A large great white shark died on a drum line off Australia’s Falcon Bay beach in Mandurah earlier this week, just a day after an attack in the region cost one surfer his right leg.
The attack, which has been attributed to a great white shark, took place last Tuesday, according to Perth Now. Surfer Ben Gerring, 29, lost his leg above the knee during the incident, and he remains in critical condition at Royal Perth Hospital. Another surfer who was in the water at the time of the attack, Paul Collier, recalled that he witnessed a large shark surging up from below Gerring, throwing him into the air.
“When (I saw) it was a full up in the air type thing I knew it was a pretty heavy shark attack… His leg was really badly ripped off… I’m not trying to dramatize it but it was fricken really bad.”
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Fellow surfers were able to pull Gerring from the ocean and administer first aid until paramedics arrived on the beach. Though an RAC rescue chopper was dispatched to the scene, Gerring was eventually transported by ambulance to Peel Health Campus.
The Department of Fisheries released a statement following the attack, noting that Gerring’s injuries indicated that he was likely attacked by a great white shark more than three meters in length. At first light on Wednesday morning, officials with the department deployed capture gear off Surf Break Lookout in hopes of catching the shark responsible for Gerring’s injuries.
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Those efforts paid off by Wednesday afternoon, when a large great white shark approached the drum line and became ensnared, as the ABC reports. A total of four baited hooks had been deployed, and shortly after 3 p.m., the white shark, which measured between three and five meters long, found itself caught on the line. Footage filmed at the scene revealed the shark thrashing about in the water before the animal eventually died on the drum line. Following its death, a series of measurements and samples were taken from the shark, while its remains were towed out to sea and disposed of.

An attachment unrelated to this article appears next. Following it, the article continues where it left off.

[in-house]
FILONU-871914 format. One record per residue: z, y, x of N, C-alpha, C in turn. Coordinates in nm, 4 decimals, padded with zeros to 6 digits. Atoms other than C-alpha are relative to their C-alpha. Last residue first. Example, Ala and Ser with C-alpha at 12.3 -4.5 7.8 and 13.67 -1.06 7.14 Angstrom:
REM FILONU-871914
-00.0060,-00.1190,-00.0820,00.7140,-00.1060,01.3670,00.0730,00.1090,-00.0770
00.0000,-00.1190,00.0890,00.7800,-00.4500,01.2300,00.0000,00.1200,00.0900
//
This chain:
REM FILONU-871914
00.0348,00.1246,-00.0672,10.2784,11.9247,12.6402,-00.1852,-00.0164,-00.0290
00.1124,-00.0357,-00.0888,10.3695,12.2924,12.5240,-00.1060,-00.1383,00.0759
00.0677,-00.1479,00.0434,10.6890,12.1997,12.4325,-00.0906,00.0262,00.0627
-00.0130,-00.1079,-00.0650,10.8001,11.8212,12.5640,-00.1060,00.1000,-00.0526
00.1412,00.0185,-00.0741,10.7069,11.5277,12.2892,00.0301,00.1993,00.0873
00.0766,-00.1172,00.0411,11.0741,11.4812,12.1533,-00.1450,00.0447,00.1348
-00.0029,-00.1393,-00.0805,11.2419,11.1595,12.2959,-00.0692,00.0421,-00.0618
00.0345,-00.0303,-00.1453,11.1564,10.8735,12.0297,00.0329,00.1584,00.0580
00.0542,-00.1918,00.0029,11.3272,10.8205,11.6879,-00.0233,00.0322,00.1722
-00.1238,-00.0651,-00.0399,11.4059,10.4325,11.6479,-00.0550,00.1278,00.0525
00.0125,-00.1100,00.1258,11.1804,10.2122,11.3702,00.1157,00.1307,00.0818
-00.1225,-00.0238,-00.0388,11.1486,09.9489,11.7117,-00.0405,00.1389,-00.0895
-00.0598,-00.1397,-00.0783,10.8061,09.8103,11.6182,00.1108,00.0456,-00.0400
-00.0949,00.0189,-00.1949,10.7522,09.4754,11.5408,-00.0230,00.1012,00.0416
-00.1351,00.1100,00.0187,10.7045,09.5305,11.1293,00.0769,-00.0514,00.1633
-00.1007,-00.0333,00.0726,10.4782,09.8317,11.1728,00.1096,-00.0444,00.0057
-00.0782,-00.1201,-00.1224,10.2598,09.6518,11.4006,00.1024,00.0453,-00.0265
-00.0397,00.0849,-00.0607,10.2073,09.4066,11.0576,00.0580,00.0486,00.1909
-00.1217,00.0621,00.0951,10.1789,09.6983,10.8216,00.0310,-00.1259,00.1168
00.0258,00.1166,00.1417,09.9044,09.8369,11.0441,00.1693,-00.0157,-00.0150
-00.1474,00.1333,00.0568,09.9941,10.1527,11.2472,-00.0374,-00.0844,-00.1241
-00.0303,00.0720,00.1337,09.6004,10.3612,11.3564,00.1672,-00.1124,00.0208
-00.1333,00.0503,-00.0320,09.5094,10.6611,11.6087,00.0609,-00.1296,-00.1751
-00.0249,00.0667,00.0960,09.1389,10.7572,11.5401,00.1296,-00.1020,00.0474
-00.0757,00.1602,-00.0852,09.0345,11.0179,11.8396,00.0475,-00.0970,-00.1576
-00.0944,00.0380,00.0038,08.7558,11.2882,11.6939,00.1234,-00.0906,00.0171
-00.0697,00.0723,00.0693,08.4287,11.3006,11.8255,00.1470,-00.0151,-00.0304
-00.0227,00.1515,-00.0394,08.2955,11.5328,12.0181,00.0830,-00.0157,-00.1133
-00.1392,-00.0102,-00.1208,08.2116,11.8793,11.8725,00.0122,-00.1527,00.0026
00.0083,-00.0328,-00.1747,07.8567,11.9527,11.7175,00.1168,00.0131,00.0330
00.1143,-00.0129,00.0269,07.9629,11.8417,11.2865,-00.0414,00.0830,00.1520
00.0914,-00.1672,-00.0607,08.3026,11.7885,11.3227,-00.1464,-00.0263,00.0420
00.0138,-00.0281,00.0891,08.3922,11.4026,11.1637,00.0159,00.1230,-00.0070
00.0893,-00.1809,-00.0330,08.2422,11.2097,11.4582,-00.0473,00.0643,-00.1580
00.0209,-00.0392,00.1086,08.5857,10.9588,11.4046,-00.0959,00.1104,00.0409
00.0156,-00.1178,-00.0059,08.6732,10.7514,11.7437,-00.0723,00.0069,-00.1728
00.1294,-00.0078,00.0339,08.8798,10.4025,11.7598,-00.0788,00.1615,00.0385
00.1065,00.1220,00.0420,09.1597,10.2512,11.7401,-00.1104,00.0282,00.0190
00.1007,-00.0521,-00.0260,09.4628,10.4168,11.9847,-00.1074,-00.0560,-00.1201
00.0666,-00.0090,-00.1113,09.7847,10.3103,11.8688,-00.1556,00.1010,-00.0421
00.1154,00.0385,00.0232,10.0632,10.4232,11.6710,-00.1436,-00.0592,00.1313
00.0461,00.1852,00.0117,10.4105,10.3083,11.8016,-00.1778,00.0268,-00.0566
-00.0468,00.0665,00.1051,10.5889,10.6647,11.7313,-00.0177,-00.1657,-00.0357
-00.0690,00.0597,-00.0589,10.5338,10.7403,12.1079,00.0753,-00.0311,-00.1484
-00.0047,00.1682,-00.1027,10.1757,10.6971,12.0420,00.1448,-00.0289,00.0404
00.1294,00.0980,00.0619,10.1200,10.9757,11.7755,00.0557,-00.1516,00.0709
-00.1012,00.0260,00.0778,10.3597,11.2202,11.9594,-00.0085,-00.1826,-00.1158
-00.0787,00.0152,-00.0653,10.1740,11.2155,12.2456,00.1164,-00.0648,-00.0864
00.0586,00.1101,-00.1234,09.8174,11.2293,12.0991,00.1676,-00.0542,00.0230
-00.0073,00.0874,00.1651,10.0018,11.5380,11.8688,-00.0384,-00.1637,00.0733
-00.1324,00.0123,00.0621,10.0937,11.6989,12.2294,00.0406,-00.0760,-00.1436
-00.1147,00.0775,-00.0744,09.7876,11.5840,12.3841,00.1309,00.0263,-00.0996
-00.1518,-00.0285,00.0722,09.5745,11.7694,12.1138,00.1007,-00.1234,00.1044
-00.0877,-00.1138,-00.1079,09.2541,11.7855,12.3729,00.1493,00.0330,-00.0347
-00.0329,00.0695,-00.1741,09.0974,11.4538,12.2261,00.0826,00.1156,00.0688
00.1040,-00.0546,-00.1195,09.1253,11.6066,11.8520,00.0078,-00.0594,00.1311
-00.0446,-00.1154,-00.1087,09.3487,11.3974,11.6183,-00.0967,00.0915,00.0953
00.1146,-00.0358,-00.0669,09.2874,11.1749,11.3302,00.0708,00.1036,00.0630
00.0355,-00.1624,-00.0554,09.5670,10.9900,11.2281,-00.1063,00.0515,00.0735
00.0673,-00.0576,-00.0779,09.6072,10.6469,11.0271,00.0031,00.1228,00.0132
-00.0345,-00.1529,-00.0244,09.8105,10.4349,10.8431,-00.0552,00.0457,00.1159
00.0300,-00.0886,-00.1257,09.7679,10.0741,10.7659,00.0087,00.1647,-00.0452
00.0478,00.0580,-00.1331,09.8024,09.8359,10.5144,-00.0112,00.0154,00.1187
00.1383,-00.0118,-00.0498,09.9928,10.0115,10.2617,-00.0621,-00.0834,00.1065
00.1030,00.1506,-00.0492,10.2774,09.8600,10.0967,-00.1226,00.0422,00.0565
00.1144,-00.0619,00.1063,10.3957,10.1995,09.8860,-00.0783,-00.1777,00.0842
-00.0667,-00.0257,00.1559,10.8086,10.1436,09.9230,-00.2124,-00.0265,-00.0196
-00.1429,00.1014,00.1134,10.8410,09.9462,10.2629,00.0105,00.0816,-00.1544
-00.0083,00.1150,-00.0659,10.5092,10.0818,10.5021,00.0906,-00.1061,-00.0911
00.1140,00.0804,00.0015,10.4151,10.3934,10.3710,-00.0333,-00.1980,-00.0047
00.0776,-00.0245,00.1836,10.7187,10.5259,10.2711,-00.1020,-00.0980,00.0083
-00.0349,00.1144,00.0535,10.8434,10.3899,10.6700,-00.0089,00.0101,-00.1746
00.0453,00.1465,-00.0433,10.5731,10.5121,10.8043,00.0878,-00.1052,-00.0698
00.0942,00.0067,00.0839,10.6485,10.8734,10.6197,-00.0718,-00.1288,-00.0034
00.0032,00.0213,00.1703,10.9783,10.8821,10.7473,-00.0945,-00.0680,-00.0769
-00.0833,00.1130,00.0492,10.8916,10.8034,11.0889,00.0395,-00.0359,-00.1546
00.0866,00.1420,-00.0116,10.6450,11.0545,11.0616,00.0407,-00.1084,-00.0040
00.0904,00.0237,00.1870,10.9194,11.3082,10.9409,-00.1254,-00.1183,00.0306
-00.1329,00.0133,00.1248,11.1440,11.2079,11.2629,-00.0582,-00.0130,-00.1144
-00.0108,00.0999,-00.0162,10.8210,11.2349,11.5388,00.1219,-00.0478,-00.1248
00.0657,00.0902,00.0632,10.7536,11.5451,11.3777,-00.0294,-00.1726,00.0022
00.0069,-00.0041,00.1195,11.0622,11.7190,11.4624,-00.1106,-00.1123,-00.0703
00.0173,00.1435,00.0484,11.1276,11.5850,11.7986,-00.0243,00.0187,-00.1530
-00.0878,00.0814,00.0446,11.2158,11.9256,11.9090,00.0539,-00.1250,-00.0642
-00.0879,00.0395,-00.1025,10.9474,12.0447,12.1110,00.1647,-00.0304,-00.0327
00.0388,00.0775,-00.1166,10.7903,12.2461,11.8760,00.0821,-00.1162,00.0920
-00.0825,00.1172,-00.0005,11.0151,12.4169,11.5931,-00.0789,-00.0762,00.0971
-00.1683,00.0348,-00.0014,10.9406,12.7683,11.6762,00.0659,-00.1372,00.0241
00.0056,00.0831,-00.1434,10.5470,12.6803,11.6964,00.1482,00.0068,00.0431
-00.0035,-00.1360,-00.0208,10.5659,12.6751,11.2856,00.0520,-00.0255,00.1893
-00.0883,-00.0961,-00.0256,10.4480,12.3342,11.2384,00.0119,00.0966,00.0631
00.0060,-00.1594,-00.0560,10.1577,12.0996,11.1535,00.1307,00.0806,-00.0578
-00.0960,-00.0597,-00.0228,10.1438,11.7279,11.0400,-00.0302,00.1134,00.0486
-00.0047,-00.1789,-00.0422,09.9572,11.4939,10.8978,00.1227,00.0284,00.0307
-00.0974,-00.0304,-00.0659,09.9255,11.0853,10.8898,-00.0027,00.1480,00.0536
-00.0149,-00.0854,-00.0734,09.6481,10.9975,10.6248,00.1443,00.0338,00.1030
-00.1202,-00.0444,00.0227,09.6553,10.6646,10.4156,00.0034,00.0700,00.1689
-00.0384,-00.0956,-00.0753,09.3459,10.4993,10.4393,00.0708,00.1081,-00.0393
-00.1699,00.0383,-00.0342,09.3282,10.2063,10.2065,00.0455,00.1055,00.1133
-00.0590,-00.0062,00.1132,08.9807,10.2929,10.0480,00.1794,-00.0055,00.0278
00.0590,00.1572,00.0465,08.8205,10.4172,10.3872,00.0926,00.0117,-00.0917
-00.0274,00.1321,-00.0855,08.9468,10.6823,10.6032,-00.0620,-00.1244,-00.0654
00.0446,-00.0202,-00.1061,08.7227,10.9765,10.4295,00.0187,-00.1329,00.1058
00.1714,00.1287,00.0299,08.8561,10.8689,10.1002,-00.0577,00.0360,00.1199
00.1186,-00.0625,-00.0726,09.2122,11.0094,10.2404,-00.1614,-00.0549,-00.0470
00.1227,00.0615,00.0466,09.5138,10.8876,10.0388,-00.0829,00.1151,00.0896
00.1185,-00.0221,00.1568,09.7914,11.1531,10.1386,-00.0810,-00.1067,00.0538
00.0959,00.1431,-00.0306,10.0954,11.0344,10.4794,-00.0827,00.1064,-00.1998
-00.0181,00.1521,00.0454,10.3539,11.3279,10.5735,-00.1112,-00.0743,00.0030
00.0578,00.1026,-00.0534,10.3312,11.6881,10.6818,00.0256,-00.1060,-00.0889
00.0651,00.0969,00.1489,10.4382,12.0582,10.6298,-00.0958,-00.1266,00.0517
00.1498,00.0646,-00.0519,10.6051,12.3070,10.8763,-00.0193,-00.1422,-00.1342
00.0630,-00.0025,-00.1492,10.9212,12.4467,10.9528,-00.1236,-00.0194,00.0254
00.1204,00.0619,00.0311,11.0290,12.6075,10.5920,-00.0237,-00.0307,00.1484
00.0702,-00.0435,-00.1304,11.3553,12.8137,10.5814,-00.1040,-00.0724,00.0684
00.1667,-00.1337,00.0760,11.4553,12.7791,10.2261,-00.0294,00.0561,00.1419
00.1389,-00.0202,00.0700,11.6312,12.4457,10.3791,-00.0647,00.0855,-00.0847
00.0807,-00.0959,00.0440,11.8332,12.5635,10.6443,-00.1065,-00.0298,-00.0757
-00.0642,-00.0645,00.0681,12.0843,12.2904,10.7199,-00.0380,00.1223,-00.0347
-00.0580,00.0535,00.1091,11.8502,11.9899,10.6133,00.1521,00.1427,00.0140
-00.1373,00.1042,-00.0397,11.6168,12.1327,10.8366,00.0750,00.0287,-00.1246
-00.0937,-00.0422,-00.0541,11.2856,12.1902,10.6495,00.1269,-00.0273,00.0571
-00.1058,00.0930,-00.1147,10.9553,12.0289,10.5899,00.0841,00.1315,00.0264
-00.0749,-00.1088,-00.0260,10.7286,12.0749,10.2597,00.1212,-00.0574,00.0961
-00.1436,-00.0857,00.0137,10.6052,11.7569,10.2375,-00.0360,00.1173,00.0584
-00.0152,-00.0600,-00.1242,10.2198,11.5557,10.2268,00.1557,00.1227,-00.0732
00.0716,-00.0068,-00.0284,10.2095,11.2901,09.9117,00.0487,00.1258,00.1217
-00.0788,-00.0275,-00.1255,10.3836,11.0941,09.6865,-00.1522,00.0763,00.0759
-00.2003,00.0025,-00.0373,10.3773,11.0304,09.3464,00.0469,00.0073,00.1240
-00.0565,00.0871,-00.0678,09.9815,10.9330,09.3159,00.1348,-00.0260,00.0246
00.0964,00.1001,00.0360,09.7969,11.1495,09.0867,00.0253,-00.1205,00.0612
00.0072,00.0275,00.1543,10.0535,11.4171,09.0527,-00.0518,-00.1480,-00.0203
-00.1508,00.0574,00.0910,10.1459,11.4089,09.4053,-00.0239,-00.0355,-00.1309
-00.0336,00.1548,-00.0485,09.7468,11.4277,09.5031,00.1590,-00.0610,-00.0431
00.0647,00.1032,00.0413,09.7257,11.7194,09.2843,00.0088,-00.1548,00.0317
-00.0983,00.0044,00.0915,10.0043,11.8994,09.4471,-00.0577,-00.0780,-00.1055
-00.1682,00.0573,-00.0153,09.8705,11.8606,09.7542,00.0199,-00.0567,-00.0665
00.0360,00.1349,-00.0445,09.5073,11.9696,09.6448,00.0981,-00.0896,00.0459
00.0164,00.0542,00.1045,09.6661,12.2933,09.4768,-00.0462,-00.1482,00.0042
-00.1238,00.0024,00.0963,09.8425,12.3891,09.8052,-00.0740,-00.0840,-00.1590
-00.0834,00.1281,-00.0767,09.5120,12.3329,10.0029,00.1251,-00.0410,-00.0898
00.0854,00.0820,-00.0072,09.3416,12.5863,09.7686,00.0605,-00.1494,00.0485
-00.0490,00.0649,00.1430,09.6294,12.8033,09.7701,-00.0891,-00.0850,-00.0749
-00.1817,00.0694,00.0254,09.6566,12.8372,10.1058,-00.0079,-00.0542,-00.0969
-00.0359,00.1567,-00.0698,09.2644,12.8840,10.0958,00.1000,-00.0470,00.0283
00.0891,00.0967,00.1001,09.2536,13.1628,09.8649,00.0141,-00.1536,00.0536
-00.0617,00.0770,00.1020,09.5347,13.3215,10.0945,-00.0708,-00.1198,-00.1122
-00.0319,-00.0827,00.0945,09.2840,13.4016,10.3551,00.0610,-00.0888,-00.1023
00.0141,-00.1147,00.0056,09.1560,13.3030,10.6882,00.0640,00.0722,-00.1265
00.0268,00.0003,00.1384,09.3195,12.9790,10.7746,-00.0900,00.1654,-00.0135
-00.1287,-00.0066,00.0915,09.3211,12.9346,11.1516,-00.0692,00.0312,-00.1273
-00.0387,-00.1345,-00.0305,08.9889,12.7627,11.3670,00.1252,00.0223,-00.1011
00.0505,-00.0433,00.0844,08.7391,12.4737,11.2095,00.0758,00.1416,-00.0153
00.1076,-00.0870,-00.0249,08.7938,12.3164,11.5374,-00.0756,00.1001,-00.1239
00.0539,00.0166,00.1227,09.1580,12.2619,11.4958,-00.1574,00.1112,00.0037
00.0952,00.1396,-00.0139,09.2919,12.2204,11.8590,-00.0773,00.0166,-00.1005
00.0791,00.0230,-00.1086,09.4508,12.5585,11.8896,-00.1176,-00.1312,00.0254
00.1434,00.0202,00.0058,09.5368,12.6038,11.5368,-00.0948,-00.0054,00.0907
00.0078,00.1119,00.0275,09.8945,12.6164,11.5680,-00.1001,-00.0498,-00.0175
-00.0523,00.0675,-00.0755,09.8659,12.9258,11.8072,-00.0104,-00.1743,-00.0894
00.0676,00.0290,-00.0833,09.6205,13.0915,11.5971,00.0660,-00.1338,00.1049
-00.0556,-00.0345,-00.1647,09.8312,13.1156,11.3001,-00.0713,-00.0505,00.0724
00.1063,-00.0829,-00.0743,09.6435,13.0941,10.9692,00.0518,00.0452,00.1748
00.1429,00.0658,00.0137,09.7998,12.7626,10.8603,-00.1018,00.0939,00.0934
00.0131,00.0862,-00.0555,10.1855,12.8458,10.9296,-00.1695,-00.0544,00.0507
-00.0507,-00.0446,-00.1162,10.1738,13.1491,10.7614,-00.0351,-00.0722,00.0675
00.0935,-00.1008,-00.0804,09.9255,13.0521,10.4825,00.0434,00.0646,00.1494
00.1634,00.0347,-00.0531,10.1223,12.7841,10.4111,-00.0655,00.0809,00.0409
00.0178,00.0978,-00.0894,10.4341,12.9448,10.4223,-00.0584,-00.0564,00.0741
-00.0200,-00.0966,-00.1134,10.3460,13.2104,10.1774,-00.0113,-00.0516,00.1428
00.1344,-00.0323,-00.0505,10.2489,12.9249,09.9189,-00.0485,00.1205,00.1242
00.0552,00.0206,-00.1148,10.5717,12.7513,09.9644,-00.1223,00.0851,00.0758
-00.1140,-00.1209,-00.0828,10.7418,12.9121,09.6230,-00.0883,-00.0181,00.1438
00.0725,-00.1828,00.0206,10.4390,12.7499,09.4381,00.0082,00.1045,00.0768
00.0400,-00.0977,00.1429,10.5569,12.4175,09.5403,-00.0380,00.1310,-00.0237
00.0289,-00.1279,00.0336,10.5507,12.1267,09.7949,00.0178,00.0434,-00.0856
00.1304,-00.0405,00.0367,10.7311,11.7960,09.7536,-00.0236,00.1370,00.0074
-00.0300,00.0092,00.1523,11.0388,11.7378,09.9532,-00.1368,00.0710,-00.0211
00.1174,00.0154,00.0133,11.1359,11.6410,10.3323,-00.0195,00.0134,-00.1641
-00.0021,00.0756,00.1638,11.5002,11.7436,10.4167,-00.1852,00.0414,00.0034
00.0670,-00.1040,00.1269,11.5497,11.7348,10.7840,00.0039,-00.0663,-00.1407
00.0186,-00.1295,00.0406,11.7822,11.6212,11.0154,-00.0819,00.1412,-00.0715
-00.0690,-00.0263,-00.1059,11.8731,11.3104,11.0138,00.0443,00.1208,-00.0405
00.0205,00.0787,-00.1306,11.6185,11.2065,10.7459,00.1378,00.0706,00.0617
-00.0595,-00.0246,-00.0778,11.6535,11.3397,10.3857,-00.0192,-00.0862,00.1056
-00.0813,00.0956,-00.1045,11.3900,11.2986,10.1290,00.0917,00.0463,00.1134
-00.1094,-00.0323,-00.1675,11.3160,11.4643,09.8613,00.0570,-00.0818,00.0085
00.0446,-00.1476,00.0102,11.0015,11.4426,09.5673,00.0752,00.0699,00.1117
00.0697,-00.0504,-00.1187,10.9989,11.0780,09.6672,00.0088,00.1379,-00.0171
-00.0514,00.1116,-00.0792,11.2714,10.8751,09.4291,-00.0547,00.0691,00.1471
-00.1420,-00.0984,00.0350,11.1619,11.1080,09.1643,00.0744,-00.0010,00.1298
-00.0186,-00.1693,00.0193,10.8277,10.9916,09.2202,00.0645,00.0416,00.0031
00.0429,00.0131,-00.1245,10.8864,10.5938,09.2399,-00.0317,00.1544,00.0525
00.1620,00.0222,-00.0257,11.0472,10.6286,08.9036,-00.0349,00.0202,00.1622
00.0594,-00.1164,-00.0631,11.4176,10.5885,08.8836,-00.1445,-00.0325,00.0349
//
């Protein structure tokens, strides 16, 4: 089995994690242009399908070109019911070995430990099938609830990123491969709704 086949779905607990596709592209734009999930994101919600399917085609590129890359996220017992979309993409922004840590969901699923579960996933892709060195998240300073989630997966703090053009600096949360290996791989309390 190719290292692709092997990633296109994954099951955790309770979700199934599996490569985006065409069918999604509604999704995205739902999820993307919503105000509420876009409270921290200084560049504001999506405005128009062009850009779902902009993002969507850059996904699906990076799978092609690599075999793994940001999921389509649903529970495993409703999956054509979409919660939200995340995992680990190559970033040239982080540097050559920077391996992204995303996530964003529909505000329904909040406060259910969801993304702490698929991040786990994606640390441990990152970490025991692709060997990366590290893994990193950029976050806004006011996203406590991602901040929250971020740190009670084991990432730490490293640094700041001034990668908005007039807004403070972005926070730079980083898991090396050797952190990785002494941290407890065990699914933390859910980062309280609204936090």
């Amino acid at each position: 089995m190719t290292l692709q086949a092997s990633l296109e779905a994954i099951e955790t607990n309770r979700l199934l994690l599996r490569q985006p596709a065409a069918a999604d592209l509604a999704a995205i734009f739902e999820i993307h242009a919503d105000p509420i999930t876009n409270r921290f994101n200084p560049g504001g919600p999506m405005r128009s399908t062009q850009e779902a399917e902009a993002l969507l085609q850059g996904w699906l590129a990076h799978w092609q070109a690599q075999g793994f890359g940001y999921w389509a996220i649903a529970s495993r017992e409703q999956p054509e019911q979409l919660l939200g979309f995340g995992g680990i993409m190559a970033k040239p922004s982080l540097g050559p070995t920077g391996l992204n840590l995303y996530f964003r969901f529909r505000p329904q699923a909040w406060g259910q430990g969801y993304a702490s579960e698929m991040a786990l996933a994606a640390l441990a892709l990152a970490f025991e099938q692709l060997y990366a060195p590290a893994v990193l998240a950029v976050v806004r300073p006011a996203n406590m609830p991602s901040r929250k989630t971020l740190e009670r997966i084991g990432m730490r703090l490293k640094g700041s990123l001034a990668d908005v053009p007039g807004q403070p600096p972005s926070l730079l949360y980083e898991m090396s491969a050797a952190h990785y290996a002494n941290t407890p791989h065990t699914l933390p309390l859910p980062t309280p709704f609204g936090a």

In a statement, the Department of Fisheries noted that there is no way to be certain if the animal caught was the same one responsible for the attack on Gerring. For reasons such as this, Western Australia’s serious threat policy, which allows protected sharks to be killed under certain circumstances, has proven to be highly controversial, both locally and on the international stage.
Western Australia Coastline | Home to Great White Shark | Wildlife Documentary Films https://t.co/TnJ3jdor1C pic.twitter.com/TwdPGYnfky
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The argument over the serious threat policy was on full display following Gerring’s attack, as Perth Now notes. While calls for a shark cull have arisen from Perth’s commercial fishing sector, those on the other side of the debate have questioned whether such an action would effectively safeguard beachgoers. Marine scientist Jess Morris pointed out that the gap of time between the attack and the deployment of drum lines made it impossible to deduce whether the shark killed was the one targeted by officials.
“The fact that the drum lines were deployed over 18 hours after the incident shows that it is very unlikely that the shark they captured was the shark responsible, white sharks can travel hundreds of kilometers in a day.”
The Department of Fisheries also noted that recent sightings of white sharks in the area were listed on Western Australia’s Shark Smart website and Surf Life Saving WA’s Twitter account. Just hours before Gerring’s attack, a large great white shark measuring over three meters had been reported roughly four kilometers south of Falcon Beach.